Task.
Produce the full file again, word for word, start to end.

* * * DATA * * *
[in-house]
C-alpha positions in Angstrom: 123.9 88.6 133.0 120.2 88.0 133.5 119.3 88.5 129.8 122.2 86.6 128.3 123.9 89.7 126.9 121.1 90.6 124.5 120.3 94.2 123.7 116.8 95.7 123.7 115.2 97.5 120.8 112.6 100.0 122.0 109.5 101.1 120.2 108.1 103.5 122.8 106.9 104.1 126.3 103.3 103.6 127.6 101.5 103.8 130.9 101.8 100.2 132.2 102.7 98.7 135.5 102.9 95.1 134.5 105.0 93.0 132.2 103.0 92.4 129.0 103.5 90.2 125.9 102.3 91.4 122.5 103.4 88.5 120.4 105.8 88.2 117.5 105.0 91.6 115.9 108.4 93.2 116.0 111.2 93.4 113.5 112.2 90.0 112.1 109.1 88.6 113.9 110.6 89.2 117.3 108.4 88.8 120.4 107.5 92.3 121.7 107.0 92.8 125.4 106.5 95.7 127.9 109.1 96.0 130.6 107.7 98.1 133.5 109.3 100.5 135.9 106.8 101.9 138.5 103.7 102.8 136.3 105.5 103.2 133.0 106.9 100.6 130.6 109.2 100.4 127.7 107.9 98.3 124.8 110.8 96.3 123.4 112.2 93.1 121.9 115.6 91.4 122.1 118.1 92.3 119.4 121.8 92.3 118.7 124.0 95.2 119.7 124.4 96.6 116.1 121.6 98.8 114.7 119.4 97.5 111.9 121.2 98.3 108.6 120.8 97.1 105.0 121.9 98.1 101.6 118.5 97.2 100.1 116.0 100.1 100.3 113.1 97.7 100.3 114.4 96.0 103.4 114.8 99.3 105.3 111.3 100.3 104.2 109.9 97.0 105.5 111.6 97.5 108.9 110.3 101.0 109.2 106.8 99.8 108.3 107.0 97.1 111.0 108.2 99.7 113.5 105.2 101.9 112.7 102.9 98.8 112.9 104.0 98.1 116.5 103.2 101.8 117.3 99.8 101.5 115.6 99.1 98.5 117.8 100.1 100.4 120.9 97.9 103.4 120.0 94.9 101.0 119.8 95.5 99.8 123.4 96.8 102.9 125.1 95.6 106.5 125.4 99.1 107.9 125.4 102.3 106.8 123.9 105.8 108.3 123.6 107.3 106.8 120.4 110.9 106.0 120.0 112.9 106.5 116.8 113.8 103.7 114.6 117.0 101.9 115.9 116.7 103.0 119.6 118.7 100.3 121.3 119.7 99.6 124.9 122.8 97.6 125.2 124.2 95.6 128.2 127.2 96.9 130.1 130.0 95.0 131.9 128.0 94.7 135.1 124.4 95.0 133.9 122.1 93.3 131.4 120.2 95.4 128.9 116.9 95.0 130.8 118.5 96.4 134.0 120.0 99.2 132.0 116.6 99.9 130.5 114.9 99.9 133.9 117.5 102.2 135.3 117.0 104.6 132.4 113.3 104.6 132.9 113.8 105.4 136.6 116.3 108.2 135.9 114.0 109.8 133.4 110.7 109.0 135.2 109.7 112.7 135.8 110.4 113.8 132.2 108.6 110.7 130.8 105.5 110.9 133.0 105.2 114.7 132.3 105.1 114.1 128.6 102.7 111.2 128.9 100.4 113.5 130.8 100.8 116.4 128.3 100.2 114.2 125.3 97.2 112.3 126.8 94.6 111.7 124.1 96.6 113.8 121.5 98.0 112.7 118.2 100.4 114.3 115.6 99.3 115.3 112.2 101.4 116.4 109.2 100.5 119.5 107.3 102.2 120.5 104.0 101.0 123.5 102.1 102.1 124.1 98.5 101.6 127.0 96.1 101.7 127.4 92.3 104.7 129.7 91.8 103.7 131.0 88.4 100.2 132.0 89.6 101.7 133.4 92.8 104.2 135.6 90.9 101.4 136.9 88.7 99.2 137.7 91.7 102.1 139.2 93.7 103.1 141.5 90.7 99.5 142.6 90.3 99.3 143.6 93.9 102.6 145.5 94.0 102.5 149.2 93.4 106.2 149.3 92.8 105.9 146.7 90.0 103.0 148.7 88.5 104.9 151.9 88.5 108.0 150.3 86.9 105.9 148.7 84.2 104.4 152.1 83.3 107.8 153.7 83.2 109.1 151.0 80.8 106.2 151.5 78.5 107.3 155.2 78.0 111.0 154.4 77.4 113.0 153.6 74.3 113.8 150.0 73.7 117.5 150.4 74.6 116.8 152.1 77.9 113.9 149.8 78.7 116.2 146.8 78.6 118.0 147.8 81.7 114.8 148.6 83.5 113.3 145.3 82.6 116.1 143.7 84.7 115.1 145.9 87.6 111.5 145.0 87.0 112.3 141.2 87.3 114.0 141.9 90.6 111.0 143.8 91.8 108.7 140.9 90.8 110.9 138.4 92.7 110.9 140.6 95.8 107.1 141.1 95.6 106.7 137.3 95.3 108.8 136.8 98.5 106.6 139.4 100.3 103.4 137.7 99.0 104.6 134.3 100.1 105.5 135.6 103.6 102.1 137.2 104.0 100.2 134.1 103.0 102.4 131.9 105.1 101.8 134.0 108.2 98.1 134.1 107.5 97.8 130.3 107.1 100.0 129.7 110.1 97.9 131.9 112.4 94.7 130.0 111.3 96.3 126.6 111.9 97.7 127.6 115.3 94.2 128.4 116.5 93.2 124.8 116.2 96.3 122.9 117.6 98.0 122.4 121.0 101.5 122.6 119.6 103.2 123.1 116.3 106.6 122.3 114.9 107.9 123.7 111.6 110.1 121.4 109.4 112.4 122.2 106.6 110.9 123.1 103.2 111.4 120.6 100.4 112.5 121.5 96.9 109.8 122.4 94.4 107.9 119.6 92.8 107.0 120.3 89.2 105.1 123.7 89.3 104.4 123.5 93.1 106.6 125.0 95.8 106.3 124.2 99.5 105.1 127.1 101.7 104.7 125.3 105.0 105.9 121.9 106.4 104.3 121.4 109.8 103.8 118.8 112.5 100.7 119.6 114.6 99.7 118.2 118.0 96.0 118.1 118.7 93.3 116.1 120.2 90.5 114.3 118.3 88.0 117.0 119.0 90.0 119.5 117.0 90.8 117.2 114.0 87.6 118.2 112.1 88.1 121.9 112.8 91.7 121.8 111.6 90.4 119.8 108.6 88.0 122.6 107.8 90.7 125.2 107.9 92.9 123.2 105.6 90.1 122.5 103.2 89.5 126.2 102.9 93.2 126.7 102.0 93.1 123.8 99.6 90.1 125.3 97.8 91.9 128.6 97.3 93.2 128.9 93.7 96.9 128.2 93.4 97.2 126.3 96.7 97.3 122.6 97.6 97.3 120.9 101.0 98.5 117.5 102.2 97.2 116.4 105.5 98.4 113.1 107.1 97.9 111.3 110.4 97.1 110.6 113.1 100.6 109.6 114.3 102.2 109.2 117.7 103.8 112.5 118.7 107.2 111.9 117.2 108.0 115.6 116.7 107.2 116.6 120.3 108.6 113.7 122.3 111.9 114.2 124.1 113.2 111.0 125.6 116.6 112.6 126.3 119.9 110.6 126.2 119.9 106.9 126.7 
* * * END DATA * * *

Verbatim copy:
[in-house]
C-alpha positions in Angstrom: 123.9 88.6 133.0 120.2 88.0 133.5 119.3 88.5 129.8 122.2 86.6 128.3 123.9 89.7 126.9 121.1 90.6 124.5 120.3 94.2 123.7 116.8 95.7 123.7 115.2 97.5 120.8 112.6 100.0 122.0 109.5 101.1 120.2 108.1 103.5 122.8 106.9 104.1 126.3 103.3 103.6 127.6 101.5 103.8 130.9 101.8 100.2 132.2 102.7 98.7 135.5 102.9 95.1 134.5 105.0 93.0 132.2 103.0 92.4 129.0 103.5 90.2 125.9 102.3 91.4 122.5 103.4 88.5 120.4 105.8 88.2 117.5 105.0 91.6 115.9 108.4 93.2 116.0 111.2 93.4 113.5 112.2 90.0 112.1 109.1 88.6 113.9 110.6 89.2 117.3 108.4 88.8 120.4 107.5 92.3 121.7 107.0 92.8 125.4 106.5 95.7 127.9 109.1 96.0 130.6 107.7 98.1 133.5 109.3 100.5 135.9 106.8 101.9 138.5 103.7 102.8 136.3 105.5 103.2 133.0 106.9 100.6 130.6 109.2 100.4 127.7 107.9 98.3 124.8 110.8 96.3 123.4 112.2 93.1 121.9 115.6 91.4 122.1 118.1 92.3 119.4 121.8 92.3 118.7 124.0 95.2 119.7 124.4 96.6 116.1 121.6 98.8 114.7 119.4 97.5 111.9 121.2 98.3 108.6 120.8 97.1 105.0 121.9 98.1 101.6 118.5 97.2 100.1 116.0 100.1 100.3 113.1 97.7 100.3 114.4 96.0 103.4 114.8 99.3 105.3 111.3 100.3 104.2 109.9 97.0 105.5 111.6 97.5 108.9 110.3 101.0 109.2 106.8 99.8 108.3 107.0 97.1 111.0 108.2 99.7 113.5 105.2 101.9 112.7 102.9 98.8 112.9 104.0 98.1 116.5 103.2 101.8 117.3 99.8 101.5 115.6 99.1 98.5 117.8 100.1 100.4 120.9 97.9 103.4 120.0 94.9 101.0 119.8 95.5 99.8 123.4 96.8 102.9 125.1 95.6 106.5 125.4 99.1 107.9 125.4 102.3 106.8 123.9 105.8 108.3 123.6 107.3 106.8 120.4 110.9 106.0 120.0 112.9 106.5 116.8 113.8 103.7 114.6 117.0 101.9 115.9 116.7 103.0 119.6 118.7 100.3 121.3 119.7 99.6 124.9 122.8 97.6 125.2 124.2 95.6 128.2 127.2 96.9 130.1 130.0 95.0 131.9 128.0 94.7 135.1 124.4 95.0 133.9 122.1 93.3 131.4 120.2 95.4 128.9 116.9 95.0 130.8 118.5 96.4 134.0 120.0 99.2 132.0 116.6 99.9 130.5 114.9 99.9 133.9 117.5 102.2 135.3 117.0 104.6 132.4 113.3 104.6 132.9 113.8 105.4 136.6 116.3 108.2 135.9 114.0 109.8 133.4 110.7 109.0 135.2 109.7 112.7 135.8 110.4 113.8 132.2 108.6 110.7 130.8 105.5 110.9 133.0 105.2 114.7 132.3 105.1 114.1 128.6 102.7 111.2 128.9 100.4 113.5 130.8 100.8 116.4 128.3 100.2 114.2 125.3 97.2 112.3 126.8 94.6 111.7 124.1 96.6 113.8 121.5 98.0 112.7 118.2 100.4 114.3 115.6 99.3 115.3 112.2 101.4 116.4 109.2 100.5 119.5 107.3 102.2 120.5 104.0 101.0 123.5 102.1 102.1 124.1 98.5 101.6 127.0 96.1 101.7 127.4 92.3 104.7 129.7 91.8 103.7 131.0 88.4 100.2 132.0 89.6 101.7 133.4 92.8 104.2 135.6 90.9 101.4 136.9 88.7 99.2 137.7 91.7 102.1 139.2 93.7 103.1 141.5 90.7 99.5 142.6 90.3 99.3 143.6 93.9 102.6 145.5 94.0 102.5 149.2 93.4 106.2 149.3 92.8 105.9 146.7 90.0 103.0 148.7 88.5 104.9 151.9 88.5 108.0 150.3 86.9 105.9 148.7 84.2 104.4 152.1 83.3 107.8 153.7 83.2 109.1 151.0 80.8 106.2 151.5 78.5 107.3 155.2 78.0 111.0 154.4 77.4 113.0 153.6 74.3 113.8 150.0 73.7 117.5 150.4 74.6 116.8 152.1 77.9 113.9 149.8 78.7 116.2 146.8 78.6 118.0 147.8 81.7 114.8 148.6 83.5 113.3 145.3 82.6 116.1 143.7 84.7 115.1 145.9 87.6 111.5 145.0 87.0 112.3 141.2 87.3 114.0 141.9 90.6 111.0 143.8 91.8 108.7 140.9 90.8 110.9 138.4 92.7 110.9 140.6 95.8 107.1 141.1 95.6 106.7 137.3 95.3 108.8 136.8 98.5 106.6 139.4 100.3 103.4 137.7 99.0 104.6 134.3 100.1 105.5 135.6 103.6 102.1 137.2 104.0 100.2 134.1 103.0 102.4 131.9 105.1 101.8 134.0 108.2 98.1 134.1 107.5 97.8 130.3 107.1 100.0 129.7 110.1 97.9 131.9 112.4 94.7 130.0 111.3 96.3 126.6 111.9 97.7 127.6 115.3 94.2 128.4 116.5 93.2 124.8 116.2 96.3 122.9 117.6 98.0 122.4 121.0 101.5 122.6 119.6 103.2 123.1 116.3 106.6 122.3 114.9 107.9 123.7 111.6 110.1 121.4 109.4 112.4 122.2 106.6 110.9 123.1 103.2 111.4 120.6 100.4 112.5 121.5 96.9 109.8 122.4 94.4 107.9 119.6 92.8 107.0 120.3 89.2 105.1 123.7 89.3 104.4 123.5 93.1 106.6 125.0 95.8 106.3 124.2 99.5 105.1 127.1 101.7 104.7 125.3 105.0 105.9 121.9 106.4 104.3 121.4 109.8 103.8 118.8 112.5 100.7 119.6 114.6 99.7 118.2 118.0 96.0 118.1 118.7 93.3 116.1 120.2 90.5 114.3 118.3 88.0 117.0 119.0 90.0 119.5 117.0 90.8 117.2 114.0 87.6 118.2 112.1 88.1 121.9 112.8 91.7 121.8 111.6 90.4 119.8 108.6 88.0 122.6 107.8 90.7 125.2 107.9 92.9 123.2 105.6 90.1 122.5 103.2 89.5 126.2 102.9 93.2 126.7 102.0 93.1 123.8 99.6 90.1 125.3 97.8 91.9 128.6 97.3 93.2 128.9 93.7 96.9 128.2 93.4 97.2 126.3 96.7 97.3 122.6 97.6 97.3 120.9 101.0 98.5 117.5 102.2 97.2 116.4 105.5 98.4 113.1 107.1 97.9 111.3 110.4 97.1 110.6 113.1 100.6 109.6 114.3 102.2 109.2 117.7 103.8 112.5 118.7 107.2 111.9 117.2 108.0 115.6 116.7 107.2 116.6 120.3 108.6 113.7 122.3 111.9 114.2 124.1 113.2 111.0 125.6 116.6 112.6 126.3 119.9 110.6 126.2 119.9 106.9 126.7 